Typically, the metastasis of cancer is likely to spread most often to 1-2 places. The same goes for advanced kidney cancer. There are particular places in the body where it usually spread to. Does it also spread to the neck? And what are the symptoms if it has spread?
Cancer staging is important to describe how far the cancer has grown and spread. It is also required to help determine the treatment plan.
This stage has a significant effect on the prognosis and outlook of the disease. In general, early stage of cancer is easier to treat and has better prognosis than if it has become advanced.
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There are two common ways for cancer staging; TNM staging and cancer-stage grouping (number staging system).
TNM staging system
As the name implies, this system stands for T, N, and M. T means tumor that describes how large it has grown:
- Tx, a condition of when the cancerous tumor is still not able to evaluate.
- T1, the cancerous tumor is found in the kidney and the size is not more than 2.76 inches (7 cm) across.
- T2, the cancerous tumor is now bigger in size, larger than 2.76 inches across but it’s still completely inside the kidney.
- T3, the cancer has grown into the perinephric tissue (fatty, connective tissue around the kidney) or into the main veins. But it is still not found in the adrenal gland (a small gland on the top of the kidney). And it also has not spread beyond an envelope of tissue surrounding the kidney called Gerota’s fascia.
- T4, a condition if the cancer has spread further such as found in the adrenal gland or even beyond Gerota’s fascia.
N means node, this describes whether the cancer has spread to the lymph nodes – if so, how many and where!
- N0, the cancer has not found in any lymph nodes.
- N1, the cancer has found in one nearby lymph node.
- N2, if it has spread to more than one regional lymph node.
M means metastasis – it describes whether the cancer has spread (metastasized) to other parts of the body.
- M0, the cancer has not metastasized.
- M1, it has metastasized to other parts /organs of the body beyond the kidney area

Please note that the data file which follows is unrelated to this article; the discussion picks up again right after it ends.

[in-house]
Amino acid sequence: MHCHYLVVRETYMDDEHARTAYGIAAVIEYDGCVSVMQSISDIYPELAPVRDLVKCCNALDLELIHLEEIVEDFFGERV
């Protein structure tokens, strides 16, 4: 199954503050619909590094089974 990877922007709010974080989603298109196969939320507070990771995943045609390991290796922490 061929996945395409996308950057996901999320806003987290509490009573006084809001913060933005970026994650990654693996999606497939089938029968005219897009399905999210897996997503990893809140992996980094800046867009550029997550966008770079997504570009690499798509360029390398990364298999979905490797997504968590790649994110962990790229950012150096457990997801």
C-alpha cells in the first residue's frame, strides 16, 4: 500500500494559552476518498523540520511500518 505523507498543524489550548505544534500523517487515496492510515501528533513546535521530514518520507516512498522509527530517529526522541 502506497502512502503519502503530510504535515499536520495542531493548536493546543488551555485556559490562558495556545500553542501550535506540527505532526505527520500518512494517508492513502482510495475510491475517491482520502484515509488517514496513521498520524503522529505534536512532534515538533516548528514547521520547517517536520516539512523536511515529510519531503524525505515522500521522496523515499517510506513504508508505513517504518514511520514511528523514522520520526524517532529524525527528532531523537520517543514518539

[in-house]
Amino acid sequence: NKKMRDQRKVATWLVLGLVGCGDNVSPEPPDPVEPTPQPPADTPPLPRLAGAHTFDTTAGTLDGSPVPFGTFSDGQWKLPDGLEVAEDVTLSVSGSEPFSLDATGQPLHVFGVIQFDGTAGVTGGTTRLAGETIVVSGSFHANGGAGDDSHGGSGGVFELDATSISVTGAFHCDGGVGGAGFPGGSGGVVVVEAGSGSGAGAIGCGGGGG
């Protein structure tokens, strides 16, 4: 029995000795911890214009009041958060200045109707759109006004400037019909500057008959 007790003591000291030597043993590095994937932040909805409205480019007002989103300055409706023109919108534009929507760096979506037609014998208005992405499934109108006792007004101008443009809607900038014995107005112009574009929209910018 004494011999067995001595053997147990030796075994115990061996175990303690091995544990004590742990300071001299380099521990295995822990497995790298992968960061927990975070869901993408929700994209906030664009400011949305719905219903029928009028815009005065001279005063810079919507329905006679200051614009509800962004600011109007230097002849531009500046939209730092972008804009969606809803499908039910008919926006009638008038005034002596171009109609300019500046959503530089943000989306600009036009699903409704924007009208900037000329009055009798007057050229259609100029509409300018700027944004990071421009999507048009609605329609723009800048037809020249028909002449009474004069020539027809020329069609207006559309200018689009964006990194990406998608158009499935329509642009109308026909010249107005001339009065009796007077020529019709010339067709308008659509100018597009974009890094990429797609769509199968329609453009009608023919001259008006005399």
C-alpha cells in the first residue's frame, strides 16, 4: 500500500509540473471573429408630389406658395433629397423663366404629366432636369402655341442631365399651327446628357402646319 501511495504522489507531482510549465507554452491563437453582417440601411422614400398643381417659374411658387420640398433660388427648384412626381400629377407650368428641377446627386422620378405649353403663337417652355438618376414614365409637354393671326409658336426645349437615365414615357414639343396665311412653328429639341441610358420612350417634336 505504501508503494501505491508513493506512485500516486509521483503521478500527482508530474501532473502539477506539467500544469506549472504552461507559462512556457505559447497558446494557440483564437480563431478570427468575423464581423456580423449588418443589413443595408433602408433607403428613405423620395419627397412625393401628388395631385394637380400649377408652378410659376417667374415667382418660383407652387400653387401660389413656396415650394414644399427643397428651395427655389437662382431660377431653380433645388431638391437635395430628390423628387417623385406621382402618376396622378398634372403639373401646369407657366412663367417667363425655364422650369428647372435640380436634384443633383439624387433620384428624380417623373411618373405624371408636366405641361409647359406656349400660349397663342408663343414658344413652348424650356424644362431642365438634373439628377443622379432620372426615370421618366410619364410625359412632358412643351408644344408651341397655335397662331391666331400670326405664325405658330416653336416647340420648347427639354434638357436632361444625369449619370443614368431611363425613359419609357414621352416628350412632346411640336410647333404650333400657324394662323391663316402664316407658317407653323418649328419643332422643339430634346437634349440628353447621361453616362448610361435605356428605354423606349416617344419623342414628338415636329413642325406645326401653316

By combining the T, N, and M classifications – the overall stage of the cancer can be determined as follows:
- Stage I (T1, N0, and M0). The cancerous tumor is 2.76 inches across or smaller and has not found in any lymph node. It is completely inside the kidney.
- Stage II (T2, N0, and M0). The size of the tumor is now larger than 2.76 inches across, but it also has not found in any lymph node or still completely inside the kidney.
- Stage III. The tumor has grown to the regional tissue and possibly found in one nearby lymph node but has not spread to other parts of the body. This stage can be “T1, T2, N1; M0” or “T3, any N; M0”. It is sometimes called locally advanced stage of kidney cancer.
- Stage IV. This means the cancer has spread to the surrounding tissues (beyond Gerota’s fascia and possibly to the adrenal gland on the same side of the affected kidney) and more than one lymph node affected (T4, N2; M0) – or if the cancer has spread (metastasized) to any other organs /parts of the body (any T, any N, but M1).
Cancer cells can break away from the primary tumor and go into the blood or lymph system which then they may spread to other areas of the body and form a new cancerous growth called secondary cancer. When the cancer has spread to any other parts of the body (stage IV), it is also called metastatic stage.
To spread and form a secondary cancer, the cancer cells have to go through the following difficult steps:
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- First off, again they need to break away from the primary tumor.
- Then they need to be able to enter the circulation (bloodstream) or lymph system and move through it to another area /new location of the body.
- Once they arrive in a new place, they have to be able to grow and thrive.
- And another challenging step, they need to be able to keep survive and fight against the body’s immune system!
More often, these cancer cells don’t survive. But a few of them may settle in a new place of the body, begin to thrive and form a secondary cancer.
*Image credit to Macmillan
The location between the neck and the kidneys are not close. But there are some blood vessels and lymph vessels that line from the neck to the kidneys. Cancer cells that break away from the primary tumor can spread anywhere, as noted before. Does this mean that kidney cancer can spread to the neck, too?